Date: March 15, 1999
Contacts: Dan Quinn, Media Relations Officer
Kristen Nye, Media Relations Assistant
(202) 334-2138; e-mail <firstname.lastname@example.org>EMBARGOED: NOT FOR PUBLIC RELEASE BEFORE 5 P.M. EST MONDAY, MARCH 15Publication AnnouncementLast Remaining Stores of Smallpox Virus Have Potential Scientific Applications
Smallpox was declared officially eradicated by the World Health Organization (WHO) in 1980 following an unprecedented 20-year international effort to defeat it. Since that time, WHO and others have debated whether to destroy or retain the last official stocks of the live variola virus that causes smallpox. These stocks are preserved in highly protected laboratories in Russia and in the United States.
A new report from a committee of the Institute of Medicine says that preserving the live virus may provide important scientific and medical opportunities that would not be available if it were destroyed. Of high priority would be the chance to develop new antiviral agents to protect citizens against a future outbreak of smallpox, which could occur, for example, as the result of a bioterrorist attack. An attack with smallpox could be especially lethal because people are no longer vaccinated against the disease, which is highly contagious and often results in death. The committee was not asked to conclude or recommend whether the variola stocks should be kept or destroyed but only to examine the potential scientific opportunities that an existent stock of virus provides.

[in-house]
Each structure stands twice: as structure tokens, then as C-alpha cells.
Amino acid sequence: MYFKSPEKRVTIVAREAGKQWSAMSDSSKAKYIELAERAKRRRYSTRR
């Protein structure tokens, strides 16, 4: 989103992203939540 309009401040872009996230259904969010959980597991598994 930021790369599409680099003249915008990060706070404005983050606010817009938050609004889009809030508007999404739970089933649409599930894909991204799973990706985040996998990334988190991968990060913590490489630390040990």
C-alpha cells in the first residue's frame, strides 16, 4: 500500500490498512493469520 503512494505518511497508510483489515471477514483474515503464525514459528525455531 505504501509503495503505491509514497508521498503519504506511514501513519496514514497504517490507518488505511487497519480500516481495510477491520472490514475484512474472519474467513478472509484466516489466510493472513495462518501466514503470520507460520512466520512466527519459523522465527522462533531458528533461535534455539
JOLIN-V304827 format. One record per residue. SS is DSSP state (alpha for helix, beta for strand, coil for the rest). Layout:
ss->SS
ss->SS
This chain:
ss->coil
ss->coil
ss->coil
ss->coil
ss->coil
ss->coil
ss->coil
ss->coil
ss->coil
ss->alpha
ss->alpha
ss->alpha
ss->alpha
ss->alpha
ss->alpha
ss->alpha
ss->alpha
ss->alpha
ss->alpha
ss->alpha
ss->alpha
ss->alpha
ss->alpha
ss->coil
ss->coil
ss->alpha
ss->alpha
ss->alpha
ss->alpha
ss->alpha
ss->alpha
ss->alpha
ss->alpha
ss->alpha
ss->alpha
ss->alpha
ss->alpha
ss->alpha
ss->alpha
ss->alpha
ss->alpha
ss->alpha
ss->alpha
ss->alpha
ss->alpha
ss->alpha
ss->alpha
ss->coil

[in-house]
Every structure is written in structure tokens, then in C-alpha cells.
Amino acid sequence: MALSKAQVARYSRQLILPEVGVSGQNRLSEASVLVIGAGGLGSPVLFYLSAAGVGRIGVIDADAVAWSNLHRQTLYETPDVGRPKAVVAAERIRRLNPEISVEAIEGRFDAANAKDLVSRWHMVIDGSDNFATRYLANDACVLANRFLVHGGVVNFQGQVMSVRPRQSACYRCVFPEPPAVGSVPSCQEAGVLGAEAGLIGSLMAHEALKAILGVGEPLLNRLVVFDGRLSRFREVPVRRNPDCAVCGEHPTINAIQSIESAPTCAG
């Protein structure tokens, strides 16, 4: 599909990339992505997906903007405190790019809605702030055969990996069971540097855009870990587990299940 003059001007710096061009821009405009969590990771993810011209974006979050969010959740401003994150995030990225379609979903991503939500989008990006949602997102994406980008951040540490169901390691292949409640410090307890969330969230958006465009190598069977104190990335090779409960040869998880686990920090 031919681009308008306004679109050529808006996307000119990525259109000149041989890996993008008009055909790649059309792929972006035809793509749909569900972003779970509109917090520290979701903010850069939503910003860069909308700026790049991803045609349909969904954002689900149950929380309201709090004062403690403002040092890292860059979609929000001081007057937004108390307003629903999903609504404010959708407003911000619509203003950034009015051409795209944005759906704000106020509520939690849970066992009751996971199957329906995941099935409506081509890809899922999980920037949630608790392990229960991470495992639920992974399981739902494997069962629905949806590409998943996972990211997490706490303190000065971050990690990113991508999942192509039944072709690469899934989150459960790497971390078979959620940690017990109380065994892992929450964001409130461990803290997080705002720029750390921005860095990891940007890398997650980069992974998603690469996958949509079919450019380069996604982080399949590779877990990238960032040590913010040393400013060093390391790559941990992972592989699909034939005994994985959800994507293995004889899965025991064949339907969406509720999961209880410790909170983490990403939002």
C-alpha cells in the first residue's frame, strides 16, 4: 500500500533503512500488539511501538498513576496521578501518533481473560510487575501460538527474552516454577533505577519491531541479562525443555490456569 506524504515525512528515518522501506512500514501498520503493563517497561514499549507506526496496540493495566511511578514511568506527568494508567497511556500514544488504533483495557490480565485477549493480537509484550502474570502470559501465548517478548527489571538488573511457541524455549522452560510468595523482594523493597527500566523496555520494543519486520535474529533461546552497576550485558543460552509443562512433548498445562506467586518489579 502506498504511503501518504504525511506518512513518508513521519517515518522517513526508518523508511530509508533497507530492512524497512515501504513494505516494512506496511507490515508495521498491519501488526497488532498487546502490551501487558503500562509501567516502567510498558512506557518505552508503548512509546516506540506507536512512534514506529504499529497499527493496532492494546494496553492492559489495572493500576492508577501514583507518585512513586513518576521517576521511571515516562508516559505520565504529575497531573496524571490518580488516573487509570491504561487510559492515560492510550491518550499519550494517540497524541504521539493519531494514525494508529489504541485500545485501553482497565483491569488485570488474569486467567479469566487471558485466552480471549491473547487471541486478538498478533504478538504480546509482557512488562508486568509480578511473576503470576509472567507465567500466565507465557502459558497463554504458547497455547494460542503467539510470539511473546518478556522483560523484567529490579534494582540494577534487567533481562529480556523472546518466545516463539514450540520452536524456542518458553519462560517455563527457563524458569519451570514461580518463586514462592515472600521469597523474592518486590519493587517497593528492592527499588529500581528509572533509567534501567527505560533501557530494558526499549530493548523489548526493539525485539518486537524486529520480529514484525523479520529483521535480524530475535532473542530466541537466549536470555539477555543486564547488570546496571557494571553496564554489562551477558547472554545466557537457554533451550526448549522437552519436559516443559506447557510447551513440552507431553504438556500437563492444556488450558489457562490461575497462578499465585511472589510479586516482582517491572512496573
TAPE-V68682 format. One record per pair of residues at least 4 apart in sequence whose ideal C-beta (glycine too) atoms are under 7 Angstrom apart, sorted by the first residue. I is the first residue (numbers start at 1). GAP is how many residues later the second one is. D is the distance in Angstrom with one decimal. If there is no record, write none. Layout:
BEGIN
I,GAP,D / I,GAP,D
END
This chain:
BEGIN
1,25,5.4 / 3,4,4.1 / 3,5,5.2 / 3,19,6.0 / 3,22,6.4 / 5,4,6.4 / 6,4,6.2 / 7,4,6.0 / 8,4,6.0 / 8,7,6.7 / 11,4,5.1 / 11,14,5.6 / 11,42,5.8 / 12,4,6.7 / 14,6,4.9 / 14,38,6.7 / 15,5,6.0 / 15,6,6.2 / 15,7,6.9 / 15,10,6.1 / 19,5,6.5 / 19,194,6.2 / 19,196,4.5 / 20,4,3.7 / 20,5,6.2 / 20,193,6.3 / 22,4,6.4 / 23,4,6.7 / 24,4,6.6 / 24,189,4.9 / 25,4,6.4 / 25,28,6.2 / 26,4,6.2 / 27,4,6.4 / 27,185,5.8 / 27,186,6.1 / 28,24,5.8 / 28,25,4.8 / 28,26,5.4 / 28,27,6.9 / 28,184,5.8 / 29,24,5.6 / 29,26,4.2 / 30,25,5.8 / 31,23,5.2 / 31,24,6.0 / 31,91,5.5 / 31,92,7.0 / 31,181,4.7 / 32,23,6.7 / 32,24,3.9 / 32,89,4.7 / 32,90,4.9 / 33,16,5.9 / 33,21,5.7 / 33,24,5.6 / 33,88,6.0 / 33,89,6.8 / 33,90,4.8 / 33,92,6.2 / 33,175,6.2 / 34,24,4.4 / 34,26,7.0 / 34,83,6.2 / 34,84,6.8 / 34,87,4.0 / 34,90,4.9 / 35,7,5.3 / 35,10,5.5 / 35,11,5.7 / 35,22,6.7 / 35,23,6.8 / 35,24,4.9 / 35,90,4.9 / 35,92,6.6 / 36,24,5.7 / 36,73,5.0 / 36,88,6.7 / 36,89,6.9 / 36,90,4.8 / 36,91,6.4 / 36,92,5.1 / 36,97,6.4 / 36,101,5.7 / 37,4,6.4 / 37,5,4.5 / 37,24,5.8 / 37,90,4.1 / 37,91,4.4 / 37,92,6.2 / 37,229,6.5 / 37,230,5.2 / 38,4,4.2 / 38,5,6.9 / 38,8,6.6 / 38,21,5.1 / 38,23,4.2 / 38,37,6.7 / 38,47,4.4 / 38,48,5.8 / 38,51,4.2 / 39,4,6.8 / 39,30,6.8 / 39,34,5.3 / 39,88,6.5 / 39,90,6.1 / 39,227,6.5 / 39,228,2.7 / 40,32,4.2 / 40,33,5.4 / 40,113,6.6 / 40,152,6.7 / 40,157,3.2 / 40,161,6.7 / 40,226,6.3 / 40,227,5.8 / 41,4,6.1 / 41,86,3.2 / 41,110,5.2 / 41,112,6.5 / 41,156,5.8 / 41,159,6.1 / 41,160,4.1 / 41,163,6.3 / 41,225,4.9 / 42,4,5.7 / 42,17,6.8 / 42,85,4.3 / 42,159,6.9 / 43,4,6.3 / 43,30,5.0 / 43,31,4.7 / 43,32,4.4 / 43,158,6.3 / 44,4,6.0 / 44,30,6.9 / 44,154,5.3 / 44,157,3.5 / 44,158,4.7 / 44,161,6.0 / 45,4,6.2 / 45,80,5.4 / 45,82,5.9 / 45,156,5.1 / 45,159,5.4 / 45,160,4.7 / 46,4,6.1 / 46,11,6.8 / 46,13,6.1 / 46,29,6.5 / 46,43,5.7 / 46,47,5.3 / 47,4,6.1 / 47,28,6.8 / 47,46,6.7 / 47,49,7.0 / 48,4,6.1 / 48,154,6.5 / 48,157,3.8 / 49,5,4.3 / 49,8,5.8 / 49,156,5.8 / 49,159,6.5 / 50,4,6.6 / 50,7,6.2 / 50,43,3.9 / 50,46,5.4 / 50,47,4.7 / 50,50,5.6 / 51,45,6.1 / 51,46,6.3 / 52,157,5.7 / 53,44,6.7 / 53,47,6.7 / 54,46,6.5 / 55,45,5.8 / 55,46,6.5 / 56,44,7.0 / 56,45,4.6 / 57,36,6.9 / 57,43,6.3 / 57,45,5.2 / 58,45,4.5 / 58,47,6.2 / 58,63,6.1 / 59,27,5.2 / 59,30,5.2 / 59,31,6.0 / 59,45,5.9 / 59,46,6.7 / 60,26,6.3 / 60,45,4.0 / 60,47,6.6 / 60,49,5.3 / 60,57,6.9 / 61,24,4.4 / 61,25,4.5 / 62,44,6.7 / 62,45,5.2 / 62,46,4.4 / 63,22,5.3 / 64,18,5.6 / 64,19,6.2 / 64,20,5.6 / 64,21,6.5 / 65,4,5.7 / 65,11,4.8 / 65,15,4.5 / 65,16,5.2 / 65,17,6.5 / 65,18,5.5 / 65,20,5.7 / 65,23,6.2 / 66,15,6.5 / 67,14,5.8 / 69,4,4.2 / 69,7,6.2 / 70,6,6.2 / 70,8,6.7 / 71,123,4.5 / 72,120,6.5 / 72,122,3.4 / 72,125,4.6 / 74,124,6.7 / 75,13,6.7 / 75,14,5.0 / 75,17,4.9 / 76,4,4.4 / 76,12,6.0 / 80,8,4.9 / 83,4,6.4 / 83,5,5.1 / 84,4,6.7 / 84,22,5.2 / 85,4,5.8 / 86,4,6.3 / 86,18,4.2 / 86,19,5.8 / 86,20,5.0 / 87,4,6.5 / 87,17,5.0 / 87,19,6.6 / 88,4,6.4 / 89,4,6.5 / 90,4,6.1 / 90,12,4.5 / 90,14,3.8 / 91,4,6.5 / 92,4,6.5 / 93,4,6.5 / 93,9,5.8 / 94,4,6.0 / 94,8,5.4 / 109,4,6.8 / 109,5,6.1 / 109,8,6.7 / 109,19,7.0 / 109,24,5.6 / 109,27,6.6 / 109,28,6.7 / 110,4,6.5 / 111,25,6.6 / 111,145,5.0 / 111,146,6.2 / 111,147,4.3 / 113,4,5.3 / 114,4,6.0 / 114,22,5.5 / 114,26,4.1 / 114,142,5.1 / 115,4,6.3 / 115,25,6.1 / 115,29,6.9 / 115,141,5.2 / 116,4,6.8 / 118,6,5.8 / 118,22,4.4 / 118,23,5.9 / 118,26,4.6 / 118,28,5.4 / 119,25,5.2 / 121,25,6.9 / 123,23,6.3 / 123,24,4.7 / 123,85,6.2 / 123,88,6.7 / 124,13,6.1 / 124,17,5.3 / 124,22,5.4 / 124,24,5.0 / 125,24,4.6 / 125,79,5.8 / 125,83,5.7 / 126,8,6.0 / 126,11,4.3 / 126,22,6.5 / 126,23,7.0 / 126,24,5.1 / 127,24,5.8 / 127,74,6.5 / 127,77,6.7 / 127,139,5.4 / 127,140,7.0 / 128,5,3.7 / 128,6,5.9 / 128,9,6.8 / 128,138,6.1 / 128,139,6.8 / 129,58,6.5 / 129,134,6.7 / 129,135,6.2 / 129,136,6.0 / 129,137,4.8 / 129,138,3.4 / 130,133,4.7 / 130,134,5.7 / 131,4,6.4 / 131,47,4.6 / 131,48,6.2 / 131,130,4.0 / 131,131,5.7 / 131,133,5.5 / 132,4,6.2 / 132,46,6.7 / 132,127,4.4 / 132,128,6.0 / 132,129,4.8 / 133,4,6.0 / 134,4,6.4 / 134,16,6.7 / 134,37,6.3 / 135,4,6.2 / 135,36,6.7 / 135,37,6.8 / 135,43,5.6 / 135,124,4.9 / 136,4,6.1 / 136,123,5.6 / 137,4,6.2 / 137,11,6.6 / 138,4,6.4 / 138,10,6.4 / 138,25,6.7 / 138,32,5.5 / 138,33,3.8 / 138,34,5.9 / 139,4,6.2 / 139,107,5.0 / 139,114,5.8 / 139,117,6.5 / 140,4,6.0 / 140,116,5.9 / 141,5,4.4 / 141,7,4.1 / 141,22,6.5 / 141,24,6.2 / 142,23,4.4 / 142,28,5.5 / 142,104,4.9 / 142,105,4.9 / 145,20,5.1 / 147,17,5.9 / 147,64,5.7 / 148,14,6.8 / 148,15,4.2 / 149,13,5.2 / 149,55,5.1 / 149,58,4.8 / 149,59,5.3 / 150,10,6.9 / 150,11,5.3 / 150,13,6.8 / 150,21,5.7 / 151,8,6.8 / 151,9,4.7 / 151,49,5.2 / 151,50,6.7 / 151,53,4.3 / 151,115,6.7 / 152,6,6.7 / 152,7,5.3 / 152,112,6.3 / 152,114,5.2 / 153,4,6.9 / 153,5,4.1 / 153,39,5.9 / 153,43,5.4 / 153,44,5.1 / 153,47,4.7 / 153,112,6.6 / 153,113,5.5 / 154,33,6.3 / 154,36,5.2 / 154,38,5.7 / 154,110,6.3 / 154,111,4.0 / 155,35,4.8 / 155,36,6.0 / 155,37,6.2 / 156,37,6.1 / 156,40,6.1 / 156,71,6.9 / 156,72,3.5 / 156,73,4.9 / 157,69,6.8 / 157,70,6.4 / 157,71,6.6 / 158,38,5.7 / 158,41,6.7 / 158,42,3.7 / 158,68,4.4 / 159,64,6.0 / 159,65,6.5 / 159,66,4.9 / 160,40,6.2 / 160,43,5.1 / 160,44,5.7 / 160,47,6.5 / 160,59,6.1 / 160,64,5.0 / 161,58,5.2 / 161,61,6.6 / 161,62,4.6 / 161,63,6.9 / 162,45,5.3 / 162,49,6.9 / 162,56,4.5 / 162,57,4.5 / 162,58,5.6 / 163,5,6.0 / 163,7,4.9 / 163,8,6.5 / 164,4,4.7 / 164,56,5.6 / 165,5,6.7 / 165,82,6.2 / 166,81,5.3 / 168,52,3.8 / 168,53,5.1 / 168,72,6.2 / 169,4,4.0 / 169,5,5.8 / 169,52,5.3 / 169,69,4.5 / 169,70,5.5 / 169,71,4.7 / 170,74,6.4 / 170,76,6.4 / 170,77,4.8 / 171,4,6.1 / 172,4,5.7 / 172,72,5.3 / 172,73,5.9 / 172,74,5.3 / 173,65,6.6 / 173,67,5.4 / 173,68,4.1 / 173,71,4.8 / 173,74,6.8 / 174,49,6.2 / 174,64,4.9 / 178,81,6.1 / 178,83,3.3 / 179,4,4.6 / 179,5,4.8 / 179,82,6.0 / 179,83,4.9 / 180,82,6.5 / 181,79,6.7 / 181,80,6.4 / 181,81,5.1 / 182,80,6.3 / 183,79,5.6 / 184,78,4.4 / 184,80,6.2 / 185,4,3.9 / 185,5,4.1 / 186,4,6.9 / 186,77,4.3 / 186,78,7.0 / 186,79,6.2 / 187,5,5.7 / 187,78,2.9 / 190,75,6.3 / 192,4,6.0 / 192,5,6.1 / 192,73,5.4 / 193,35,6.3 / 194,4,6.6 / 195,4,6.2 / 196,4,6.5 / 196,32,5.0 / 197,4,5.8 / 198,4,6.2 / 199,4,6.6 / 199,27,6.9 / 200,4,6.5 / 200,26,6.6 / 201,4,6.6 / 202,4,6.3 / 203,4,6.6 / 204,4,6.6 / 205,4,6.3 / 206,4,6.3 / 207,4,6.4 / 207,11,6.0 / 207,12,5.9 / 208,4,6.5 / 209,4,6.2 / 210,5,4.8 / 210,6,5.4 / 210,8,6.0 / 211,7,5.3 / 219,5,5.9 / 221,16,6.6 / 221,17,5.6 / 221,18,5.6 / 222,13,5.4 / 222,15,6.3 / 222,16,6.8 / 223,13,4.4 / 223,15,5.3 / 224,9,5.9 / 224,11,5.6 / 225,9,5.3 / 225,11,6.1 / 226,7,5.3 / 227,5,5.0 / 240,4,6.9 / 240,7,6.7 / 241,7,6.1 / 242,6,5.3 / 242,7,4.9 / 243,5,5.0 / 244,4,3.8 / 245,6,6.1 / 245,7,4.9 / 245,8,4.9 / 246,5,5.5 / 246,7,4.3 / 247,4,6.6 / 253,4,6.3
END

Despite potentially important scientific opportunities related to variola virus, very little research has been conducted with it in the past 20 years. Part of the problem is the extreme virulence of the virus, which dictates that it be handled in maximum containment facilities, of which only two are operating in the United States. Additionally, there has been little public or private interest in or support for such research, the report says. Additional public resources would be needed if health officials decide to pursue the development of new antivirals.
Some important scientific opportunities available with the live virus include:
>Development of new antiviral agents. There is no effective agent for the treatment or prevention of variola other than vaccination within four days of infection, and supplies of the traditional vaccine which was the workhorse of the eradication effort, have dwindled.
>Development of novel types of smallpox vaccines for vaccination of immunocompromised patients.
>New insights into the human immune system. The variola virus reproduces only in humans. As the only uniquely human virus of its kind, it may reveal aspects of human biology that have important significance to biomedicine.
The study was sponsored by the U.S. Department of Health and Human Services, Department of Energy, and Department of Defense. A committee roster follows. The Institute of Medicine is a private, non-profit organization that provides health policy advice under a congressional charter granted to the National Academy of Sciences.
Read the full text ofAssessment of Future Scientific Needs for Live Variola Virus